homemade

Calamity Anna's Shootin' Starcade: Six Glorious Trainwrecks screenshot

Calamity Anna's Shootin' Starcade

Game released: 2009

Developer: Anna Anthropy

Production: Independent

Platforms: Windows

Price: FREE

Get it from: Developer's Website
Jordan Magnuson's picture

I’d like to share with you today a few games that were made in two hours each. You read that right. Two Hours each. But why on earth would I do such a thing? Can a game that’s made in two hours possibly be worth playing, much less writing about and encouraging others to play? My short answer is of course yes, and the reason is this: some games can only be made in two hours.

What do I mean? I mean that some games, if they are to be good games, require weeks, or months, or years of effort and dedication to produce (granted, I haven’t actually played many games that have taken years to produce that I would actually consider very good, but you know, it’s a theory: we can perhaps imagine an inspiring triple-A title). Other games require not to have that time, because there is nothing for them to do with it. I’ve used the novel/haiku/sentence analogy before, and I’ll use it again: some games are analogous to novels in their scope and their ambition, while other games are more akin to short poems, sentences, or even singular words. We need these shorter games, just as we need the longer ones because, as Ian Bogost expressed two years ago in an article he wrote for Gamasutra, we need games of every shape and every form, expressing every kind of thing. Read more »

Seiklus: The Wonder of the New screenshot

Seiklus

Game released: 2003

Developer: Clysm

Production: Independent

Platforms: Windows

Price: FREE

Get it from: TIGdb
Jordan Magnuson's picture

Steve Gaynor recently posted a very good article on his blog about play, and the purpose of games. I am tempted to quote the whole thing, but I will just pull out this piece:

As we dig into a new gameworld and begin to fill its boundaries with our understanding, we relive the experiences of youthful play. We explore unknown spaces as we did the woods behind our houses, or the vacant lots at the far ends of our neighborhoods. We hunt in hidden corners for treasures, and collect them in our pockets.

In a lot of ways, this paragraph could have been written specifically about Seiklus. In fact, Gaynor’s whole article could have been written specifically about Seiklus, because what Gaynor wants video games to do is exactly what Seiklus wants to do: “offer us fresh worlds from which to derive the reinvigorating, electrifying wonder of the new.” Read more »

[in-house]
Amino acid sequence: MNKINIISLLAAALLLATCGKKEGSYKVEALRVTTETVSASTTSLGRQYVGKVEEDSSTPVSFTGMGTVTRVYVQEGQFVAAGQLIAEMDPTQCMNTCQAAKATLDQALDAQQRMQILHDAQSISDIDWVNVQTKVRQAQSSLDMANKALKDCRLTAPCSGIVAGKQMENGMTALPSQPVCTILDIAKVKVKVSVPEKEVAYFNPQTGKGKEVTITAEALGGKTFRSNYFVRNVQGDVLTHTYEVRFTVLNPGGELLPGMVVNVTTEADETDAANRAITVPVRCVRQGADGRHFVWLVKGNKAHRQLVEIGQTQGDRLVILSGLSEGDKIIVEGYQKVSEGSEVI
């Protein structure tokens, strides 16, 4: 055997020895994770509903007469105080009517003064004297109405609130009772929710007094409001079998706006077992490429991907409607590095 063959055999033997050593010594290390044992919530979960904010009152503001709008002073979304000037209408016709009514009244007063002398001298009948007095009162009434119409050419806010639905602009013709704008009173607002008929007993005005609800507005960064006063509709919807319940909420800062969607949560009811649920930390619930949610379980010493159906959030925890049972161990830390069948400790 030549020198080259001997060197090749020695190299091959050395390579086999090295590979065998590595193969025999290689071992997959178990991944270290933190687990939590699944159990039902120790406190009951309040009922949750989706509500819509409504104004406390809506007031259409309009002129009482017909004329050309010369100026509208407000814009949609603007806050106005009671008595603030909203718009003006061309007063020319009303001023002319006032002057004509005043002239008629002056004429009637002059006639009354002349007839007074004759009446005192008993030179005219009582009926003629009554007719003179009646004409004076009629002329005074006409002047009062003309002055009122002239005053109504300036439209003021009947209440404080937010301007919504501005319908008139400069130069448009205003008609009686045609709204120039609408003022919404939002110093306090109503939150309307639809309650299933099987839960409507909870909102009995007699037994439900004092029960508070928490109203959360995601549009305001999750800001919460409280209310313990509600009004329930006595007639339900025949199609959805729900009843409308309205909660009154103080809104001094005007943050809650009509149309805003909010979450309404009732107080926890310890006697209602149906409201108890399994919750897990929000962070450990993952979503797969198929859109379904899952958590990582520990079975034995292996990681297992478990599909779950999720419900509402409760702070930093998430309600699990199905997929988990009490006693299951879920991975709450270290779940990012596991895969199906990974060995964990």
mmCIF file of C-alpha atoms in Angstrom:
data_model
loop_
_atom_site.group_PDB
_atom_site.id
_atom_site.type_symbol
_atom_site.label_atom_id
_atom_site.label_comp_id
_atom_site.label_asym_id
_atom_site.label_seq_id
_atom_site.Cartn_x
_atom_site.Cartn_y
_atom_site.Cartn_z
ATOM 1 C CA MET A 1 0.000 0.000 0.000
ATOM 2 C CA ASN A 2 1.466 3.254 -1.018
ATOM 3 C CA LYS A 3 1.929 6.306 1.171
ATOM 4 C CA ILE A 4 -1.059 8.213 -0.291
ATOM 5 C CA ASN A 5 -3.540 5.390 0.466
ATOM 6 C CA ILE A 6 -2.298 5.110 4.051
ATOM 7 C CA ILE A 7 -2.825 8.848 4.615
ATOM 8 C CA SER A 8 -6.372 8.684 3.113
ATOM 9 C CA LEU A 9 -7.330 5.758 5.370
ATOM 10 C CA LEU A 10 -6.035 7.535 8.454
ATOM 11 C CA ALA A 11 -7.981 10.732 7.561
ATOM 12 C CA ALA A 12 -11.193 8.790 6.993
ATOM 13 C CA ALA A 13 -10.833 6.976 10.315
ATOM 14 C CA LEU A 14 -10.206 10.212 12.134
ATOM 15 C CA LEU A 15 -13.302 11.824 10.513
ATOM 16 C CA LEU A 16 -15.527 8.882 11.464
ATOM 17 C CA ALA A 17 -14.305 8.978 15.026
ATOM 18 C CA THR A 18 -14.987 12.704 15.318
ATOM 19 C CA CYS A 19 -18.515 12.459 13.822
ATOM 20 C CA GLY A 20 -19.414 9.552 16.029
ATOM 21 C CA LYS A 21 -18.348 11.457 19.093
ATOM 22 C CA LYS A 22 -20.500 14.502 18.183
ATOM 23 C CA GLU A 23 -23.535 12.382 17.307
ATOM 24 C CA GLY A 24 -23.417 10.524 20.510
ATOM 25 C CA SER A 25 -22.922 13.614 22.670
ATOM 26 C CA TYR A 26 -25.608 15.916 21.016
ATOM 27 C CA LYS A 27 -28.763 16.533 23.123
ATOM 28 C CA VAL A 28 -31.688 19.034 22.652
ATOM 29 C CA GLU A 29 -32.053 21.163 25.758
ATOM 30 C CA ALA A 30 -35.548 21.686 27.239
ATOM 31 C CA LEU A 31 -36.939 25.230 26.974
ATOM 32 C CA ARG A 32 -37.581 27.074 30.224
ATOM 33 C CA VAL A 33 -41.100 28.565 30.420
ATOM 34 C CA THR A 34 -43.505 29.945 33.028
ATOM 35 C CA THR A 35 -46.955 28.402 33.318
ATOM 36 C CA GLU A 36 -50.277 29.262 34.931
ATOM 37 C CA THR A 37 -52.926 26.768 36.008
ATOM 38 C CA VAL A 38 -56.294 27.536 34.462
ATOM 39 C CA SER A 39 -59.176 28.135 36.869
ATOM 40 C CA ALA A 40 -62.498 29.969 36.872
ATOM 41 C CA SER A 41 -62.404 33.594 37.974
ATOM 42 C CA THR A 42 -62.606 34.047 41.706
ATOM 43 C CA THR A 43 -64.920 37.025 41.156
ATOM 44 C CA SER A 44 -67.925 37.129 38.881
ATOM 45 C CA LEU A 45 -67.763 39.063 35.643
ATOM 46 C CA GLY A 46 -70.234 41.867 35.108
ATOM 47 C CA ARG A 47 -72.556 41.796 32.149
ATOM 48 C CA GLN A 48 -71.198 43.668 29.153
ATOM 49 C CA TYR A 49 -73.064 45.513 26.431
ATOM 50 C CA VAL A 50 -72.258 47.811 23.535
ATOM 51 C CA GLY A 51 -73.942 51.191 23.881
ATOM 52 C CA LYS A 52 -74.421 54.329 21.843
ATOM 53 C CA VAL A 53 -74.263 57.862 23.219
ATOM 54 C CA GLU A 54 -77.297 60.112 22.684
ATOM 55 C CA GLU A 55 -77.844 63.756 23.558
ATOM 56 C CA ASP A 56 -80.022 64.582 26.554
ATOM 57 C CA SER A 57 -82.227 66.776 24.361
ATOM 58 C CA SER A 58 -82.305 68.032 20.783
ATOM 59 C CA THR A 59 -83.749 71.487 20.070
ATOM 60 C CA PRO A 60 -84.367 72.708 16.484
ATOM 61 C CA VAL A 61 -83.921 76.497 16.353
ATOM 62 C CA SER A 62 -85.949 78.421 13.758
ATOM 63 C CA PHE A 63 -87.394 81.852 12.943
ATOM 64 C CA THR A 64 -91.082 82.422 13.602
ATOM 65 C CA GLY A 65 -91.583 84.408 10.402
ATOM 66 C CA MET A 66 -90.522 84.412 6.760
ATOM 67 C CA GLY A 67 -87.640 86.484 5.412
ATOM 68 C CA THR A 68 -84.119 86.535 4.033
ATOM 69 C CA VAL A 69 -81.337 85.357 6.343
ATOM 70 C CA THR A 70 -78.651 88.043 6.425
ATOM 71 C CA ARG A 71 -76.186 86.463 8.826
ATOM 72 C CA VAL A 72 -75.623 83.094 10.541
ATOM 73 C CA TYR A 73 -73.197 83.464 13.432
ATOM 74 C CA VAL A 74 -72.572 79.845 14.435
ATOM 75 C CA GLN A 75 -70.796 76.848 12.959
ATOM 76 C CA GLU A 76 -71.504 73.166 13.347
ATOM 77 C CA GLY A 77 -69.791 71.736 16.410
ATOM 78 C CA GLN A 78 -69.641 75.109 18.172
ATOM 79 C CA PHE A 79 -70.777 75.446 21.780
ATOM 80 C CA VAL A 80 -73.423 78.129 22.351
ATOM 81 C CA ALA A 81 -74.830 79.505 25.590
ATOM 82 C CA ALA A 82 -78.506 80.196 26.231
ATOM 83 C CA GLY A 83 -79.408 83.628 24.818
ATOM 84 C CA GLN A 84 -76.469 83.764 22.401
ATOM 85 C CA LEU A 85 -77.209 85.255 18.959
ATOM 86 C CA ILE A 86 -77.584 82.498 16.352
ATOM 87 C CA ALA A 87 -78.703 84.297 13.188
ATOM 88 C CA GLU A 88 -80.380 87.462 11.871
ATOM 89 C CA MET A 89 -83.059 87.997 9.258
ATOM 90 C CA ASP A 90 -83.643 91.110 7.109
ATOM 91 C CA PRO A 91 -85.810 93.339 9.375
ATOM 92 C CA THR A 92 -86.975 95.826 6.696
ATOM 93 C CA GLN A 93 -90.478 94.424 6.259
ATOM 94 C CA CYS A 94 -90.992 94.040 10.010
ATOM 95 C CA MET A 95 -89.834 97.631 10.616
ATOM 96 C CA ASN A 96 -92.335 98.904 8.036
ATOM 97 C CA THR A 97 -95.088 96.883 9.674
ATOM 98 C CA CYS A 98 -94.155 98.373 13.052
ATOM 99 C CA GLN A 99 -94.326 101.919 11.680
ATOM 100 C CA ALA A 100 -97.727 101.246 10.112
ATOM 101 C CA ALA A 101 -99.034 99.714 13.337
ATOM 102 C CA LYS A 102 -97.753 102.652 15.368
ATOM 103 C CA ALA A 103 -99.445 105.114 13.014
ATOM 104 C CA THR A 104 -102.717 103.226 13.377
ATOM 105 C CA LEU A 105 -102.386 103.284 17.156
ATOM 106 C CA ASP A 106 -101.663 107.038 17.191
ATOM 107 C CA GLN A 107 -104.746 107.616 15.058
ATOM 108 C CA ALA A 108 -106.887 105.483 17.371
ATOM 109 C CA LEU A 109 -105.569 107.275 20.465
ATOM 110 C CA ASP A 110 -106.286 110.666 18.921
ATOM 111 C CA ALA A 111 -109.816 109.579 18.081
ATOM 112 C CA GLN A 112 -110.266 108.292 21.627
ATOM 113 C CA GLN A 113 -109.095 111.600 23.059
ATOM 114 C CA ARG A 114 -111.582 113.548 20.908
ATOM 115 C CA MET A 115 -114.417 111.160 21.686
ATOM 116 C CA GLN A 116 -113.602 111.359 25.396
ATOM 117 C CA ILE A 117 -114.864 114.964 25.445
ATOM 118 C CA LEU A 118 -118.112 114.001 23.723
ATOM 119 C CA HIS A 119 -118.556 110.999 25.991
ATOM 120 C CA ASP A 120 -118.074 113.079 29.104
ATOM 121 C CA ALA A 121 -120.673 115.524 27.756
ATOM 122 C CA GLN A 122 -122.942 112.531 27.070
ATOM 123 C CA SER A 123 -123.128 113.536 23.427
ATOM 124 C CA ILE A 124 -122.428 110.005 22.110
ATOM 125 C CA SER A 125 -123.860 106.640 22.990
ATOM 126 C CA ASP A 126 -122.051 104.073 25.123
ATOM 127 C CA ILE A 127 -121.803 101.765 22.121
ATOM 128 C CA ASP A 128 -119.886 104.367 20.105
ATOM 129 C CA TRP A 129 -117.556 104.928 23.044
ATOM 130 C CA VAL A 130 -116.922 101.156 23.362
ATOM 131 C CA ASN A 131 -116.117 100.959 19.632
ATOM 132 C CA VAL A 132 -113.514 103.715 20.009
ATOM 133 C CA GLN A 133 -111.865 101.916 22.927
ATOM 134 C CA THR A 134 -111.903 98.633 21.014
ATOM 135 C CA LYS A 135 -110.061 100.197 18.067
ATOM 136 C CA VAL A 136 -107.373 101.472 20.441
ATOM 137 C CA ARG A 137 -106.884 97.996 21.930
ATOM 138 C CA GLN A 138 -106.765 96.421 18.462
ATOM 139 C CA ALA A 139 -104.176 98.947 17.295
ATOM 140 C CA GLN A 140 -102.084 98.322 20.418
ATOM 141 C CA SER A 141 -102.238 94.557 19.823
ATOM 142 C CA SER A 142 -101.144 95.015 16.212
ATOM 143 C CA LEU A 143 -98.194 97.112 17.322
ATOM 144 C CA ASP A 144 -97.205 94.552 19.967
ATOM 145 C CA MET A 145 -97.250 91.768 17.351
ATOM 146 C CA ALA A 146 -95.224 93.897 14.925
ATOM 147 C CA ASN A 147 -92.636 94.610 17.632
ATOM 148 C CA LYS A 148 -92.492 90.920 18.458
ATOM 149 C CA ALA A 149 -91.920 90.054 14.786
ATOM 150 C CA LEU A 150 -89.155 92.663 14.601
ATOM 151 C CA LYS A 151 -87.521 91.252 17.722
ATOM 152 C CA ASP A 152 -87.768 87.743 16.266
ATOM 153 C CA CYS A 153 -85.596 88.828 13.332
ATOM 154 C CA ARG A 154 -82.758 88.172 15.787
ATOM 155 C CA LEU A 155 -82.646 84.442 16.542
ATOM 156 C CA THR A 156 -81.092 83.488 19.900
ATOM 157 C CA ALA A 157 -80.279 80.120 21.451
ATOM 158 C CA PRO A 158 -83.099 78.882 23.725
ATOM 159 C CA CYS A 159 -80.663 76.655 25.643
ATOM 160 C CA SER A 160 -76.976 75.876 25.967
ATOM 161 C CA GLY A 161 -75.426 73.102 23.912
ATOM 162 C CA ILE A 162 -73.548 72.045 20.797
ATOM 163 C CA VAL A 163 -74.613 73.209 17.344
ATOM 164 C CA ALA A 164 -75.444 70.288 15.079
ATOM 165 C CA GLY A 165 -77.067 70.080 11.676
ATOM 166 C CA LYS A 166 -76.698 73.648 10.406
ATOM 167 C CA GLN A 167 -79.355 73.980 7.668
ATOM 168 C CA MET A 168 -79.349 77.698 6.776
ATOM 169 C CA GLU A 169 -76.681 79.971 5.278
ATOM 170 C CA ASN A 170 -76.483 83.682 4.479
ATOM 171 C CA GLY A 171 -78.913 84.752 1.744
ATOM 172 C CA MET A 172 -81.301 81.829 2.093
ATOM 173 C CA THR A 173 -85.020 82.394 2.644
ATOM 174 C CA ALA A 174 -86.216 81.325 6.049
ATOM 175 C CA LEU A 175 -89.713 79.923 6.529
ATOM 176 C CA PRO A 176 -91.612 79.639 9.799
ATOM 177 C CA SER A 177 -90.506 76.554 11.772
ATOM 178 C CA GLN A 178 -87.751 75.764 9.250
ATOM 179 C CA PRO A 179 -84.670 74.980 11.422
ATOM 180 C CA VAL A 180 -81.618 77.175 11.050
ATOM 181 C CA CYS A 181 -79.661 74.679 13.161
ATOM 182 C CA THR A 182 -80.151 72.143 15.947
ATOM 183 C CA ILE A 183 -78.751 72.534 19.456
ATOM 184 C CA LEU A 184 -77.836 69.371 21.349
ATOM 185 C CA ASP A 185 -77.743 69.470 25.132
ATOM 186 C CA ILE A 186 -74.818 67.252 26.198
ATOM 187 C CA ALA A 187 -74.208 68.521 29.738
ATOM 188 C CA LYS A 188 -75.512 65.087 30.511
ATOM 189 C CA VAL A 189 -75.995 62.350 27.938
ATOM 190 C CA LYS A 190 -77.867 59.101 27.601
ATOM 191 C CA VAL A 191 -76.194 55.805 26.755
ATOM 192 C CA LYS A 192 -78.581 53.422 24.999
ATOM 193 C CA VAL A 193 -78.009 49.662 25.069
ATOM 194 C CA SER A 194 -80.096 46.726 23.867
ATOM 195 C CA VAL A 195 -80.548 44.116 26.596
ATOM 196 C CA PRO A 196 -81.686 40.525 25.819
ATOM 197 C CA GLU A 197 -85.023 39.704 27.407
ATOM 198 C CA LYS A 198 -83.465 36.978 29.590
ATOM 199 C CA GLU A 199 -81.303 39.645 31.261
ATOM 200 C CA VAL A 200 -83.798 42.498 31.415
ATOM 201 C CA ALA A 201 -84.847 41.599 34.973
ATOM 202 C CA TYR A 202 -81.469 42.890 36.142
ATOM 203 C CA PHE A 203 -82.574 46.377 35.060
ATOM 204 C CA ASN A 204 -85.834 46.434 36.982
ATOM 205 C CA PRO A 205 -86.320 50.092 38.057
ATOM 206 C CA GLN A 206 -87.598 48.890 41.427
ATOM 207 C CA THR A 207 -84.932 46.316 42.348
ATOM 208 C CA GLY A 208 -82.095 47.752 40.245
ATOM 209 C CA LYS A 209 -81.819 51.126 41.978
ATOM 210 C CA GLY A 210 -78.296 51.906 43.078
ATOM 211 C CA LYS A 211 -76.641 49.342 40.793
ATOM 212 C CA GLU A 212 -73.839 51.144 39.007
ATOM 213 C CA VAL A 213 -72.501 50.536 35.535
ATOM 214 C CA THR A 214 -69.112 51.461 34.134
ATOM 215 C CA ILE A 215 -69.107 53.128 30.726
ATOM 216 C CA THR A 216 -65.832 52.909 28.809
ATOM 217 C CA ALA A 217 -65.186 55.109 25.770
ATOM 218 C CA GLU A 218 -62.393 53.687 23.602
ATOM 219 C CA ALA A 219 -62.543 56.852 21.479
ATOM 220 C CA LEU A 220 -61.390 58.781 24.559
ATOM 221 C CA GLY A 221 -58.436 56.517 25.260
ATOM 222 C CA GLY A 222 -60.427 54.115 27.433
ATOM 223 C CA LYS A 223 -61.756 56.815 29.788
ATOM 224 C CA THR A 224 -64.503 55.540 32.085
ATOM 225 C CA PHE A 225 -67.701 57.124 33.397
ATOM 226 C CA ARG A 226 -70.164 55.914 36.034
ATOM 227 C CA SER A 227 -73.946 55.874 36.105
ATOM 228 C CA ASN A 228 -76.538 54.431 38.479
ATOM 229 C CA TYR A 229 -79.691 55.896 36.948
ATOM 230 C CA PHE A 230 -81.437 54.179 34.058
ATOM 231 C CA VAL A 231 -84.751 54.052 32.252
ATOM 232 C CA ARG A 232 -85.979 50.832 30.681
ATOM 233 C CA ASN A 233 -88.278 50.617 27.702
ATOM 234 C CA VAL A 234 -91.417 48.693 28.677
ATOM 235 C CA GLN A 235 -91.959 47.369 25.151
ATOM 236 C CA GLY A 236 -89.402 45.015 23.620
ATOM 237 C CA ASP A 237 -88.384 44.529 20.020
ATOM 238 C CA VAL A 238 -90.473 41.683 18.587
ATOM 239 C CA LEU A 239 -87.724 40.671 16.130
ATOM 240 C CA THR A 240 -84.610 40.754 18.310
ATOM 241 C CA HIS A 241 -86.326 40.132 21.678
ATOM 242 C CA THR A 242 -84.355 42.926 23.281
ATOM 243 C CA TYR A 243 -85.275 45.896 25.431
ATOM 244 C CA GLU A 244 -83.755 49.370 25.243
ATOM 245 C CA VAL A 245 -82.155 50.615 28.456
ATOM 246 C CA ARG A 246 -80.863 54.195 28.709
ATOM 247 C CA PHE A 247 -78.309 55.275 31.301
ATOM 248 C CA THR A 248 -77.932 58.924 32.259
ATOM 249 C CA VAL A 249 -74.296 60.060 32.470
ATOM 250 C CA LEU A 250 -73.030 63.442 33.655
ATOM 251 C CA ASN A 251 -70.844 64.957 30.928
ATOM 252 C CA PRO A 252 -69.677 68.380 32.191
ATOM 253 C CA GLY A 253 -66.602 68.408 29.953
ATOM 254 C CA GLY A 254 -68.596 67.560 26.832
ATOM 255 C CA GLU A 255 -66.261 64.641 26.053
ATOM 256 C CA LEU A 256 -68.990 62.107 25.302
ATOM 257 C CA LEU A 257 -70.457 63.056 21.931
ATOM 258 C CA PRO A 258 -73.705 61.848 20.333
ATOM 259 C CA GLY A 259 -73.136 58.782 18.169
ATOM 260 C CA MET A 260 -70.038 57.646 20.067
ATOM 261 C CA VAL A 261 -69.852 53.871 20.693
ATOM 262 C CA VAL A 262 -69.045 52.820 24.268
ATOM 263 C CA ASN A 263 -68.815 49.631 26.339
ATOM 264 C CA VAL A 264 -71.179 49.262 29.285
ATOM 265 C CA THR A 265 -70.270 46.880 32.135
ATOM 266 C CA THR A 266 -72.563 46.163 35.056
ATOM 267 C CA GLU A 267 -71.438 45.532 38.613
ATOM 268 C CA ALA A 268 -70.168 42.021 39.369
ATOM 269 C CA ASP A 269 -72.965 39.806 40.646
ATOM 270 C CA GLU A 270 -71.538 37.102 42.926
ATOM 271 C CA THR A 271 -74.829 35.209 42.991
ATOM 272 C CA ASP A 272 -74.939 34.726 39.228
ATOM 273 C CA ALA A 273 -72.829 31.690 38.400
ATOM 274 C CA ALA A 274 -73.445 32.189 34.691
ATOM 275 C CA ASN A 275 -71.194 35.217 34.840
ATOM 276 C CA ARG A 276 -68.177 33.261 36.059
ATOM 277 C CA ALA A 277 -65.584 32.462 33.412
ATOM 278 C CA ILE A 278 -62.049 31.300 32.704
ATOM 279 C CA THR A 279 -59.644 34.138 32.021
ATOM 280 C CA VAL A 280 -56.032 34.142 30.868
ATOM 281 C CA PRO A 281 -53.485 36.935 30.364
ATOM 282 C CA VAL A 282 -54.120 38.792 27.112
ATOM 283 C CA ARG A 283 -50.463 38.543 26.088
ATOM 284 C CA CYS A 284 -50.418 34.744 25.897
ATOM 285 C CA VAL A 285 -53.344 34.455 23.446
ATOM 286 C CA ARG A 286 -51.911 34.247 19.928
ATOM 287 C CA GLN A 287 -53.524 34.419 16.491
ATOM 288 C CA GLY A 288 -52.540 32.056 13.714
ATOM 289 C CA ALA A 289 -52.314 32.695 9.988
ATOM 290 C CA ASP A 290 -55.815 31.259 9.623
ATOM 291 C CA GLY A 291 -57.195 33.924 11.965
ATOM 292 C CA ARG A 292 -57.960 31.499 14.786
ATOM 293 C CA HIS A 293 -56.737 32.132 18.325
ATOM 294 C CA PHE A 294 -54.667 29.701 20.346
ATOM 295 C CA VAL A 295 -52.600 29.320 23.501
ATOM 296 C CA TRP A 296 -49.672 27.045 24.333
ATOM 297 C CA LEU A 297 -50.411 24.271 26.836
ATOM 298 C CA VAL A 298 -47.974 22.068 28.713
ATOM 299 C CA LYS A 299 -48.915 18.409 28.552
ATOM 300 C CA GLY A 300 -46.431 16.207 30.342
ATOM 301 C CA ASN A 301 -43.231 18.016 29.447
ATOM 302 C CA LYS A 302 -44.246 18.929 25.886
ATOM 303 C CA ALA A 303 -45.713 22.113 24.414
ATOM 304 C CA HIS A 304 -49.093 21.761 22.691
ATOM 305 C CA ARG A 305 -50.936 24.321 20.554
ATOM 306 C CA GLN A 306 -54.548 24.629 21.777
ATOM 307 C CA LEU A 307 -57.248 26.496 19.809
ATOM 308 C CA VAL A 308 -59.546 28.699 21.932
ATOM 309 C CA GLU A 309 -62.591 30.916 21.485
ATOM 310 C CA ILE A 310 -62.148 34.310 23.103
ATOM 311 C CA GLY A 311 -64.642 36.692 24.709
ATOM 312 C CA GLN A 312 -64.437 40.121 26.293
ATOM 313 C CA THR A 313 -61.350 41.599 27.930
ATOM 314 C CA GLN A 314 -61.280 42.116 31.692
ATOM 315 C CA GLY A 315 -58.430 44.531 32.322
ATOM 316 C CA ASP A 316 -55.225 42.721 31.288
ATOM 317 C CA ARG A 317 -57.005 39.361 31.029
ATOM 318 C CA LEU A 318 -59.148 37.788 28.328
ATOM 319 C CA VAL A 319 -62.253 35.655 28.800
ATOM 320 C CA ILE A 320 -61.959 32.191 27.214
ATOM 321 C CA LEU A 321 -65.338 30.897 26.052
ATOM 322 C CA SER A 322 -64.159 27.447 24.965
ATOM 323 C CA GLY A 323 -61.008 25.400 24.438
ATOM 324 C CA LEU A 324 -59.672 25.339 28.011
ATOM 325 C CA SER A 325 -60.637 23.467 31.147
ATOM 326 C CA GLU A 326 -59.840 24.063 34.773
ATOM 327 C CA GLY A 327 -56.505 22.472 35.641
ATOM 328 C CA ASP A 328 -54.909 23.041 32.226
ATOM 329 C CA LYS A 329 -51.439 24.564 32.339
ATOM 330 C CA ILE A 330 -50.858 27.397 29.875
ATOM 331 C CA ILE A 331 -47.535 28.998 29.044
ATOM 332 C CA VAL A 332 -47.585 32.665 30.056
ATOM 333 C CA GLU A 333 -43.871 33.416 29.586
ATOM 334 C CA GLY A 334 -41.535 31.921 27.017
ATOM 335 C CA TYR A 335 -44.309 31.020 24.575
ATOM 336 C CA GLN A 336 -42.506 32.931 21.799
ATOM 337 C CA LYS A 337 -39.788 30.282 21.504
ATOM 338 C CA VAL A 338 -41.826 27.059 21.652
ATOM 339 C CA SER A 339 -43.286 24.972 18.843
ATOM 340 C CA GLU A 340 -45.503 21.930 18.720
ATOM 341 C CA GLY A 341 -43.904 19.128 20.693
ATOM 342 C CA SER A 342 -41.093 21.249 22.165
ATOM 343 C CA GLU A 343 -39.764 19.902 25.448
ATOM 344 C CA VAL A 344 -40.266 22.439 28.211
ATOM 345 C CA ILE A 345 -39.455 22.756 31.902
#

SCMRPG: Time to Pick up the Gun screenshot

Super Columbine Massacre RPG!

Game released: 2005

Developer: Danny Ledonne

Production: Independent

Platforms: Windows

Price: FREE

Get it from: Official Website
Jordan Magnuson's picture

When it was released without fanfare in 2005, Super Columbine Massacre RPG! was met with near-universal shock, horror, disbelief. News of the patchwork game spread slowly at first, and then like wildfire, fueling anti-video game crusades near and wide. CNN said the game was part of a subculture that worshiped terrorists; PC World labeled it one of the ten worst games of all time. “My god!” cried parents, journalists, and senators, “Jack Thompson was right all along: video games come from the devil direct!” How else can you explain such glorification of violence? Such worship of bad guys?

What nobody bothered to do was play the game.

I won’t lie: SCMRPG is a difficult game to play, for multiple reasons; for some—like the parents of the deceased—I suspect it would be impossible to play. The game puts you in the shoes of Eric Harris and Dylan Klebold on April 20, 1999, the day they shot and killed twelve high school students, one teacher, and themselves. It is an RPG in old-school style, featuring homemade sound and graphics, and real pictures of the boys, their schoolmates, and the event. What makes this work very differently from a biography, or a film—even ones written from the perspective of the killers—is that in SCMRPG you are the killers: you must go to the school, you must load the weapons, you must shoot. This, I think, is one of the reasons that this game met with far more resistance than a book or film from the perspective of the shooters ever would have done. The other reason is that as a culture we despise computer games, and never consider that one might exist to make a point, to be thoughtful, to breed discussion, introspection, reform. Read more »

Syndicate content

Site by David Lerin Web Design. All articles copyright their respective authors, some rights reserved.

Theme based on AD Blueprint by Avioso Designs. Logo background from an image by roland.

This site is powered by Drupal and runs best on Firefox. It lives happily at AN Hosting.